When attending a dinner party, you would not show up an hour late, remark that the food was cold, and blithely inform the hostess that she appears to be carrying an extra 10-20 pounds since you last saw her. Well, most wouldn’t. Most people are aware of what is expected of them at a dinner party. At some point they learned the manners and etiquette required, and they perform accordingly. Most are able to learn the situational demands of different environments and apply them appropriately. So, how does this relate to job performance?
Jansen et al studied 67 men and 57 women. Participants were run through a process that mimicked the selection process for a new job. Organizational skills, consideration of others, persuasiveness, analytical skills, presentation skills, assertiveness, and creativity were measured. Afterwards, participants completed a situational assessment questionnaire.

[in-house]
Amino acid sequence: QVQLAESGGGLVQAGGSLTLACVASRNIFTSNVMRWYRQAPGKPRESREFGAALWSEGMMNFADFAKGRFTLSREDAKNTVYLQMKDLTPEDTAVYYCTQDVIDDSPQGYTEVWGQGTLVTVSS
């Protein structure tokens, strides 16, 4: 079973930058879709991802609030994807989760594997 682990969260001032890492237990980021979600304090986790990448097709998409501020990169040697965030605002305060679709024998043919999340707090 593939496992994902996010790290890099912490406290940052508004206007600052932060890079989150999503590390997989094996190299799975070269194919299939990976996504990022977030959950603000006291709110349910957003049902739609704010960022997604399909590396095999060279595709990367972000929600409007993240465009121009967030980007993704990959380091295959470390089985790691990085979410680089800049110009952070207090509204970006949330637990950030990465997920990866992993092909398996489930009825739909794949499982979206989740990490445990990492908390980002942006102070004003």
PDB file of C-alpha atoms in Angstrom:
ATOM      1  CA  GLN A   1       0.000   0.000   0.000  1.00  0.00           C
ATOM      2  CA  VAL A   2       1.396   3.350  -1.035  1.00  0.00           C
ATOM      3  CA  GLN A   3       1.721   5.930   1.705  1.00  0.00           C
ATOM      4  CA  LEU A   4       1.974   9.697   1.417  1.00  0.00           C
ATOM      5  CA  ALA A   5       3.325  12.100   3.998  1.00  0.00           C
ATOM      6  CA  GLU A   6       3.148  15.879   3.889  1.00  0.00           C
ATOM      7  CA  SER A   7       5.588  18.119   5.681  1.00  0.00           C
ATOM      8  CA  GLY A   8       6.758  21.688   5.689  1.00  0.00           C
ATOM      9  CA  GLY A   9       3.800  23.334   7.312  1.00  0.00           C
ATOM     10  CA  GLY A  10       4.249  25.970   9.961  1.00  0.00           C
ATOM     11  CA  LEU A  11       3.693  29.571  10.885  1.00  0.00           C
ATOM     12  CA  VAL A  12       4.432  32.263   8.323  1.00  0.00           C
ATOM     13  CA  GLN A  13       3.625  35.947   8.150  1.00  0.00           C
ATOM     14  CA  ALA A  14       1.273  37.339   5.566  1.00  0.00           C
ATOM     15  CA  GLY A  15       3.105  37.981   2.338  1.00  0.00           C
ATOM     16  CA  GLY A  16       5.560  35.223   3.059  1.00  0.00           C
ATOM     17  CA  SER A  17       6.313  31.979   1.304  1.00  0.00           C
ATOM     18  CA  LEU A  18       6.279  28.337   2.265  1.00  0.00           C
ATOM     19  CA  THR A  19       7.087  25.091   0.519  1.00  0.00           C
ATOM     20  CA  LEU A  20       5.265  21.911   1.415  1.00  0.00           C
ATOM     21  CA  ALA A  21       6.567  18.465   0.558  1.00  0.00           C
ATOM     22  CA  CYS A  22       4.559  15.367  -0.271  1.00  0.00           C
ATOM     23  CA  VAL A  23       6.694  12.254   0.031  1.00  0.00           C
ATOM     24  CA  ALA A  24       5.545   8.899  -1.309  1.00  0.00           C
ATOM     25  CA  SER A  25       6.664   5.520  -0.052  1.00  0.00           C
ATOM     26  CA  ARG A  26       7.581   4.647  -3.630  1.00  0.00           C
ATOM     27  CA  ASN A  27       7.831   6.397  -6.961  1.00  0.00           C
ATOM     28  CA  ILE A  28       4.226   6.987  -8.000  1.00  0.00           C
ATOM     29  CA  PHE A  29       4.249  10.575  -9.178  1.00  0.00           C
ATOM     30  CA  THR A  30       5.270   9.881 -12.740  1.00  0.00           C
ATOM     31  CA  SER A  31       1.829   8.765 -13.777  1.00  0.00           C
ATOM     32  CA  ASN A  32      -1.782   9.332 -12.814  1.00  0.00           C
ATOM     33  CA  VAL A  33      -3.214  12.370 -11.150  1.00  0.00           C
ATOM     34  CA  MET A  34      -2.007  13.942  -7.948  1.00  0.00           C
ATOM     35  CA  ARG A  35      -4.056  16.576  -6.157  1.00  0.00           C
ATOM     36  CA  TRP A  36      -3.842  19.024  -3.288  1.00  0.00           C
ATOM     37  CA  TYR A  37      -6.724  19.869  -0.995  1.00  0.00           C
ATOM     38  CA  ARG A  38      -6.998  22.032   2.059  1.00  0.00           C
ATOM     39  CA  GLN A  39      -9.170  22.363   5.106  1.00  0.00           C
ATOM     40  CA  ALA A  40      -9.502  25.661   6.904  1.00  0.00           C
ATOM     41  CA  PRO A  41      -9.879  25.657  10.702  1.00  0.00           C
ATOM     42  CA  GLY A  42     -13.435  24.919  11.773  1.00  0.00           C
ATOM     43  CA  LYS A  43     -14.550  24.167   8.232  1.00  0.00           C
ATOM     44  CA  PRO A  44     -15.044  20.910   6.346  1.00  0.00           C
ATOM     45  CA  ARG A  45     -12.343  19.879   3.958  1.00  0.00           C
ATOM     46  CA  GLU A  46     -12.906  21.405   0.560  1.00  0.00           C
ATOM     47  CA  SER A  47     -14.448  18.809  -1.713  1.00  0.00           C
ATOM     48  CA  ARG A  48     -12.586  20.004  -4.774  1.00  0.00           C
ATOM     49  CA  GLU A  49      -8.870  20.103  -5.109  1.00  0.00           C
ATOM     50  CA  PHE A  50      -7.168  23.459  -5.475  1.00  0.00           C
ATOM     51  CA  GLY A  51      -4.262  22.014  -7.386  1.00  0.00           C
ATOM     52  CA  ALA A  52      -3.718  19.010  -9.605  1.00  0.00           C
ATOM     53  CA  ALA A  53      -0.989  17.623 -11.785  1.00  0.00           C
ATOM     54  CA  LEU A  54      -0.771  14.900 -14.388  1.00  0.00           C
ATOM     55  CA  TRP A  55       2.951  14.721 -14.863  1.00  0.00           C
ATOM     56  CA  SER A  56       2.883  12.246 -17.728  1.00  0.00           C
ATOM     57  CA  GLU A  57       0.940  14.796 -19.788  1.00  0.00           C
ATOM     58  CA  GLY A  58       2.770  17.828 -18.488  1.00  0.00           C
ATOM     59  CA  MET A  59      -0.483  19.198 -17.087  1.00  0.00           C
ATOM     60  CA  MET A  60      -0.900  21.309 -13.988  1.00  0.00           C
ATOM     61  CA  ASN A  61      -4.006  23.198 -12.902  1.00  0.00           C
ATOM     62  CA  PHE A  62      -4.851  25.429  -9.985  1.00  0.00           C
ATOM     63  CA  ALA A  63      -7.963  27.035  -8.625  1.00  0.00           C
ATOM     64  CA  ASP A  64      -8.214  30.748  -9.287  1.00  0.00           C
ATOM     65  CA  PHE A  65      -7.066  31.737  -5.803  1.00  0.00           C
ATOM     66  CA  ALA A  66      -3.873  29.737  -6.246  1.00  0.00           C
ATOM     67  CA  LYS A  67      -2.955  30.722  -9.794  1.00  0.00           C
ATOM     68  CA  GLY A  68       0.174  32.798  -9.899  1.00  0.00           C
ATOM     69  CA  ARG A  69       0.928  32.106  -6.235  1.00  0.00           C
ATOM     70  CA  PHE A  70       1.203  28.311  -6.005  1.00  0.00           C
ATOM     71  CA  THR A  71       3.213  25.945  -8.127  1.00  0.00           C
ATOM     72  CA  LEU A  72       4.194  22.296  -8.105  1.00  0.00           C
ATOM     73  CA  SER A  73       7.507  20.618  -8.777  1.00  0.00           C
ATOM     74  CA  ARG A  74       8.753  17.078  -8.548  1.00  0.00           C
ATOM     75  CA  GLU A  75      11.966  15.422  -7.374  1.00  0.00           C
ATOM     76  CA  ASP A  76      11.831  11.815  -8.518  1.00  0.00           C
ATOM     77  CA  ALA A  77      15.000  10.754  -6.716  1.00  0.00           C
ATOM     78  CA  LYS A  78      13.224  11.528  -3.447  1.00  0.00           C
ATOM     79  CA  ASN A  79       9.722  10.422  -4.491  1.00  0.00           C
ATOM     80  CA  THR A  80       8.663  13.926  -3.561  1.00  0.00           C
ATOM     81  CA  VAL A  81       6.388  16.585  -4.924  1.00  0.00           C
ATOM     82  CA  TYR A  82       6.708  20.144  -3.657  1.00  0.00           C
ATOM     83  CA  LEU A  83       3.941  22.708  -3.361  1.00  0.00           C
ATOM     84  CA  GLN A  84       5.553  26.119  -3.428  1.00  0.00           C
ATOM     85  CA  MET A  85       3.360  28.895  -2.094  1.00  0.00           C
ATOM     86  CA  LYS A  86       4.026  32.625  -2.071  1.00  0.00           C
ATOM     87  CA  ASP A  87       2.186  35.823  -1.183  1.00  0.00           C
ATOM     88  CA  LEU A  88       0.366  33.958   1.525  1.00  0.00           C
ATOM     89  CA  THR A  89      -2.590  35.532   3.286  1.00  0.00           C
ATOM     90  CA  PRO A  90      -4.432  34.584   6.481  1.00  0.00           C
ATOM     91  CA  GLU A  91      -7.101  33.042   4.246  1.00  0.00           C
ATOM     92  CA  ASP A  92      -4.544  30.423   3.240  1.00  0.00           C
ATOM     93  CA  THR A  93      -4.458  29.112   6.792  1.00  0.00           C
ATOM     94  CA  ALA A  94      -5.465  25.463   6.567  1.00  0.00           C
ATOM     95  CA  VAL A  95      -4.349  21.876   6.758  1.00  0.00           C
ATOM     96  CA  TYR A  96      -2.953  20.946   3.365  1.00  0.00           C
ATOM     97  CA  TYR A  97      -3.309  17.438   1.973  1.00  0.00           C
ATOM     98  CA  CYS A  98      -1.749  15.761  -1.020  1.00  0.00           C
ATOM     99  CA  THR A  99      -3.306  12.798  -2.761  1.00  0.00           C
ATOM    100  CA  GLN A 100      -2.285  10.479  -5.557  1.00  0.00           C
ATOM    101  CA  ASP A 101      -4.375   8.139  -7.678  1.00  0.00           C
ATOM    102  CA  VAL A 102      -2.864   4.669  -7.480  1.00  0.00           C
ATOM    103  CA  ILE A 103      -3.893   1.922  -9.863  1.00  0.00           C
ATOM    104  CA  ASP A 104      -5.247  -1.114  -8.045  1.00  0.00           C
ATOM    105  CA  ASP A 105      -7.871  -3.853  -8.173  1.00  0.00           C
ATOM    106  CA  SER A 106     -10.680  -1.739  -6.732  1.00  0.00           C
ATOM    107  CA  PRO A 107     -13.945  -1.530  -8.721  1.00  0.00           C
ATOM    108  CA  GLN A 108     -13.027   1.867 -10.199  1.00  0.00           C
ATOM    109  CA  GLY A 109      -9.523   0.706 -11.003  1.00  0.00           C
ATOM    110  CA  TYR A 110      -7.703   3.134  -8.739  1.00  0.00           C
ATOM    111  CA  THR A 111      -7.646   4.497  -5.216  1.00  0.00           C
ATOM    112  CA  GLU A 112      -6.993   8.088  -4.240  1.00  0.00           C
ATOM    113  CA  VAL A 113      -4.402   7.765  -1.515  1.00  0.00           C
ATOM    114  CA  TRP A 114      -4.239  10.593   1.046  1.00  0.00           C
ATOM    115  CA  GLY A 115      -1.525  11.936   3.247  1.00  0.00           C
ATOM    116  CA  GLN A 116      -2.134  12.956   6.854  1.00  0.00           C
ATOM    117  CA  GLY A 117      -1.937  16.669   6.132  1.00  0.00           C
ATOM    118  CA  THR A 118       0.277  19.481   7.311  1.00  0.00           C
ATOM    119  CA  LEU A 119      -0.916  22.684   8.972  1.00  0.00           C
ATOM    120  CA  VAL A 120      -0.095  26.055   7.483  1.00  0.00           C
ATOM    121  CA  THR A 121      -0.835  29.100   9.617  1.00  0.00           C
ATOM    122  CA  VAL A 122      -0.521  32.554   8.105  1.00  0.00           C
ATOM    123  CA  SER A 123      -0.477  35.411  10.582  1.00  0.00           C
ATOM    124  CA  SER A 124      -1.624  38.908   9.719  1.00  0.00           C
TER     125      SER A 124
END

The researchers found that performance during the simulated selection process was linked to a candidate’s ability to assess the situational demands of the process. In short, they knew what was expected of them. Those who didn’t do well often didn’t understand what behavior was needed of them, while those who excelled were able to accurately determine what was wanted. This suggests an under-examined element (i.e., the awareness of situational demands) that may come into play during the hiring process.
However, not only was the ability to gauge expectations and situational demands related to performance at a selection process for a new job, but it was also related to job performance at the candidate’s current employer. In short, poor job performance may be due to an employee’s inability to determine from normal context what exactly is expected of them.